In April, home prices increased about 5.5% from last year, according to the latest S&P CoreLogic Case-Shiller results, and experts predict that increase will continue throughout this home-buying season.
While home prices increased, they slowed their pace from last year, but one expert says homebuyers shouldn’t expect relief anytime soon from the rising home prices.
“Home prices slowed slightly from last year, but homebuyers again face a challenging market as prices rose again from last month,” Trulia Senior Economist Cheryl Young said. “However, with mortgage rates relatively unchanged, expect relentless demand to continue through spring’s home-buying season despite chronically low inventory and escalating prices.”
One expert explained the reason for the rising home prices: high demand due to Millennials aging into homeownership, a booming labor market and growing wages, mixed with low housing inventory.
“Homebuilders aren’t matching historic building levels, and it’s unclear whether rising costs, burdensome regulations, a shortage of land to build on, a lack of construction financing or some combination of all these factors is to blame,” Zillow Chief Economist Svenja Gudell said. “A surge in the share of single-family homes being converted into rentals is keeping many homes off the market that otherwise may have traded hands every few years.”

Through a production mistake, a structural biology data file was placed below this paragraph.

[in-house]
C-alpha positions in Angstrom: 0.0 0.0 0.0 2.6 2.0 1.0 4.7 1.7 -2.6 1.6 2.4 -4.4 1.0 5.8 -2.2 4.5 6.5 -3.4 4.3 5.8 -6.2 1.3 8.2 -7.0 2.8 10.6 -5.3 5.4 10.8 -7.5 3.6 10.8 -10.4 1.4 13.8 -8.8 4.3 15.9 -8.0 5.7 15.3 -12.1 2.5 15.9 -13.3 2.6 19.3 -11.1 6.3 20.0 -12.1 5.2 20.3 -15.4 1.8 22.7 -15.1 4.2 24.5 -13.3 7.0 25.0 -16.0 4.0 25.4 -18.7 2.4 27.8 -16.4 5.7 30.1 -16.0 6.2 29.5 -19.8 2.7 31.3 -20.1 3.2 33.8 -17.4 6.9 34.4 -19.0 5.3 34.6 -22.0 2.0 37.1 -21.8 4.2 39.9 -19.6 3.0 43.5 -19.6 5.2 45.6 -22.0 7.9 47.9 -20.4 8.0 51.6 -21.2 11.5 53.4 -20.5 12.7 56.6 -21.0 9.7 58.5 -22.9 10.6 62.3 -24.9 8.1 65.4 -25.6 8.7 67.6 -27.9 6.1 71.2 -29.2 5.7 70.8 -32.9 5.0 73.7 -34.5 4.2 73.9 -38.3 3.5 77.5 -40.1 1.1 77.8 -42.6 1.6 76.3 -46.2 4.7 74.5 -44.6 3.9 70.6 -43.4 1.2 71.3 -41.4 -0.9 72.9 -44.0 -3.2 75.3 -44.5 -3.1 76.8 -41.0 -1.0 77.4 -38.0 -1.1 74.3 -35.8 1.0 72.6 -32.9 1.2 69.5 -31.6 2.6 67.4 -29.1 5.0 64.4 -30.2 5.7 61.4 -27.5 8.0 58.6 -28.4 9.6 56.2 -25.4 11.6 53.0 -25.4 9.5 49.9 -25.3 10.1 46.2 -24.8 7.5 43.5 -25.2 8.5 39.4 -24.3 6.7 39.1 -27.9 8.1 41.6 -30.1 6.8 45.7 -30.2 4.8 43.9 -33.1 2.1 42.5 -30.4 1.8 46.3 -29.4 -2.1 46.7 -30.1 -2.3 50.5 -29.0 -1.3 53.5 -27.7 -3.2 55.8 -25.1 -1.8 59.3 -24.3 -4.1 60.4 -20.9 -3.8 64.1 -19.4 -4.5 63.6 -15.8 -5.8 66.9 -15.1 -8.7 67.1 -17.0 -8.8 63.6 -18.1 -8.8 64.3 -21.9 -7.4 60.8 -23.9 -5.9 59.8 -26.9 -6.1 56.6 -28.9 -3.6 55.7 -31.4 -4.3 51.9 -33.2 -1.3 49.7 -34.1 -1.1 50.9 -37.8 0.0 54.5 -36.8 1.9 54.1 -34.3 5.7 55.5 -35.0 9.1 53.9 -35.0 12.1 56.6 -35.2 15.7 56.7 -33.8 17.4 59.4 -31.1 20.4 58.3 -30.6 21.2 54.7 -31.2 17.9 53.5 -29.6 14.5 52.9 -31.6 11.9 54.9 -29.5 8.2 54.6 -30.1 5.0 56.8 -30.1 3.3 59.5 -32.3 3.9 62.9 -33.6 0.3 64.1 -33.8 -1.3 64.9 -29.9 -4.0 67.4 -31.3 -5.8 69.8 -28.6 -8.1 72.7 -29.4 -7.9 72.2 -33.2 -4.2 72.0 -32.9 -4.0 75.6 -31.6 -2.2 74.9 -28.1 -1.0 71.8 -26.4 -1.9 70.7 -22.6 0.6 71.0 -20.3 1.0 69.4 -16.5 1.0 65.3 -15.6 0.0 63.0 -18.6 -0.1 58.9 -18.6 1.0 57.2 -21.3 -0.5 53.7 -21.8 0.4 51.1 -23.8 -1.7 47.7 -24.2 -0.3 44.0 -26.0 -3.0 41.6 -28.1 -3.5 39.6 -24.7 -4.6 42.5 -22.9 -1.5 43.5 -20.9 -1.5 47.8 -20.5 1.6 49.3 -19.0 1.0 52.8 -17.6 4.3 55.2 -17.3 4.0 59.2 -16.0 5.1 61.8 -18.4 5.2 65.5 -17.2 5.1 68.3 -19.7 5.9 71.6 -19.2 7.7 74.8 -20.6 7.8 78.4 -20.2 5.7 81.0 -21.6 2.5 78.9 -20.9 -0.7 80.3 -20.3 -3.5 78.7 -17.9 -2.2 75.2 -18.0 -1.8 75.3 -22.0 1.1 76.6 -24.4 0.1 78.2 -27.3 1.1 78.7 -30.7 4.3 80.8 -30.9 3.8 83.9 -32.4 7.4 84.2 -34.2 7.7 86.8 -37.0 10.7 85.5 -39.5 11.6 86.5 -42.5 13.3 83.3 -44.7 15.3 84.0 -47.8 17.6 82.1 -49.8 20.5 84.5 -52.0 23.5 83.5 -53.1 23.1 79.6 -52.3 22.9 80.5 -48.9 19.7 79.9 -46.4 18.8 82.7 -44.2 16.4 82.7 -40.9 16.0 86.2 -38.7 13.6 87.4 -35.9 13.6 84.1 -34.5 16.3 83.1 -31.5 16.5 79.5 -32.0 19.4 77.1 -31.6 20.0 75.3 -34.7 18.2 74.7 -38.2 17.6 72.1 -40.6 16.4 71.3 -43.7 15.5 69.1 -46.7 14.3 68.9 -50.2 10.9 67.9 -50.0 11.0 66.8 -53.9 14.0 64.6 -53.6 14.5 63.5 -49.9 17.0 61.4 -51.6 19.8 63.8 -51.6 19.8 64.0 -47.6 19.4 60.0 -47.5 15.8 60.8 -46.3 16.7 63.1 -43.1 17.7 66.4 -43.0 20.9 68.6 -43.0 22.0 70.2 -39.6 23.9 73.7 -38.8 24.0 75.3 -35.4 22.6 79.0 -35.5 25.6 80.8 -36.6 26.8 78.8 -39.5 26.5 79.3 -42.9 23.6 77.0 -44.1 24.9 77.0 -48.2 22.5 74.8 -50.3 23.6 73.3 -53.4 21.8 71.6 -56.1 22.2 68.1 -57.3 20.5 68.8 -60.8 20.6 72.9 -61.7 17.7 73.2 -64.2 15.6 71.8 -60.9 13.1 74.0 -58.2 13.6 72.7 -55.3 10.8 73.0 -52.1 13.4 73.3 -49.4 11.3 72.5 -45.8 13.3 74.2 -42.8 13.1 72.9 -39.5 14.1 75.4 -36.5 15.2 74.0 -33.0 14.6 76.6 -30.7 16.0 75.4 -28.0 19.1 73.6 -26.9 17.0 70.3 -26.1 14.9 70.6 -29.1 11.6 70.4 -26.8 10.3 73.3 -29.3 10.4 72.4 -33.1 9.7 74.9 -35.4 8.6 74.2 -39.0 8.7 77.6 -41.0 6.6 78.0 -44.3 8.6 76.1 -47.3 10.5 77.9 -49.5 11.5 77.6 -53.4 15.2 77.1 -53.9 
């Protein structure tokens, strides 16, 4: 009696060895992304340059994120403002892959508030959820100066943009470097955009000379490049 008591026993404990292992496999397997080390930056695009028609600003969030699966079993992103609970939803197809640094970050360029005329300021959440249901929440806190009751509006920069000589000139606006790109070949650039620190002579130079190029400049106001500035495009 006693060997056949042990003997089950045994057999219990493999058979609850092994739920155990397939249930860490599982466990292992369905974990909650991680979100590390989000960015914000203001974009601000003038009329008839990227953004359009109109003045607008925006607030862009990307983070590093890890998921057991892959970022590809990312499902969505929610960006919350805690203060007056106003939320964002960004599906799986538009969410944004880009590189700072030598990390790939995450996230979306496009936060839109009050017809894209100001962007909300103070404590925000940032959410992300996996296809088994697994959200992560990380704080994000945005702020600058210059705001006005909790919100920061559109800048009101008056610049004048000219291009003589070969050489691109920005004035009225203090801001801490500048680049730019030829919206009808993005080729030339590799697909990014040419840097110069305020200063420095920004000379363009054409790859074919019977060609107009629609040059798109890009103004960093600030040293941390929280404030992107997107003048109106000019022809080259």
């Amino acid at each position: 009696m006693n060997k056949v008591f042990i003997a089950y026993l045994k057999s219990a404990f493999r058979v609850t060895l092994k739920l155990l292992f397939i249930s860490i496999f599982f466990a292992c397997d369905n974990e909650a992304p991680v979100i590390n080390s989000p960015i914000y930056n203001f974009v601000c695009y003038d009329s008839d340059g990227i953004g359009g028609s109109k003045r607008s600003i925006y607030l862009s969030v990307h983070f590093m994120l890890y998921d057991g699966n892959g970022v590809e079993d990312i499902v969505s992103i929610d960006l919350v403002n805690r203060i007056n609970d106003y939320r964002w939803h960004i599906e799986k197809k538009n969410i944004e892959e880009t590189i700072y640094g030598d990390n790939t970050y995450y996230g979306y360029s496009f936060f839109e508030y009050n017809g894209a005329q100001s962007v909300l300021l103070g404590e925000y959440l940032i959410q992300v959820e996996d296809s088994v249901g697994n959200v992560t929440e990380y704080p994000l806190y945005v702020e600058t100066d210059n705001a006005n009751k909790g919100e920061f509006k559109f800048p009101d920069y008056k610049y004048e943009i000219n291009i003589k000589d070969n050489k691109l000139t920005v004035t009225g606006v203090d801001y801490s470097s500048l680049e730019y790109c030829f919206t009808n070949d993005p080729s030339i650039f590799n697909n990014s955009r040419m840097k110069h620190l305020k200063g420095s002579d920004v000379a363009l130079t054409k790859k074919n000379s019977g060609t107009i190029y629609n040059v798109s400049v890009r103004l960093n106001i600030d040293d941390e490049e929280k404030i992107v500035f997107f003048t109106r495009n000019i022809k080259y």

Gudell explained there is no quick fix to the rising inventory concerns and increasing competition. And another expert agreed rising home prices will be slow to react to changes in market conditions.
“New construction has only recently begun to bring entry-level products into many markets and we expect it will take some time for this to have noticeable impact on market conditions,” Keller Williams Economist Ruben Gonzalez said. “Price gains are only likely to be subdued if we see a deterioration of demand as a result of rising interest rates at some point this year.”
However, one expert claimed just the opposite – saying there are several factors that could quickly turn the tide.
“Two conditions in today’s market that can quickly change the home-price trend are swings in the labor market or home inventory,” said Bill Banfield, Quicken Loans executive vice president. “Both of these factors have remained largely constant throughout the year, and we’re seeing this reflected in most metro areas of the housing market.”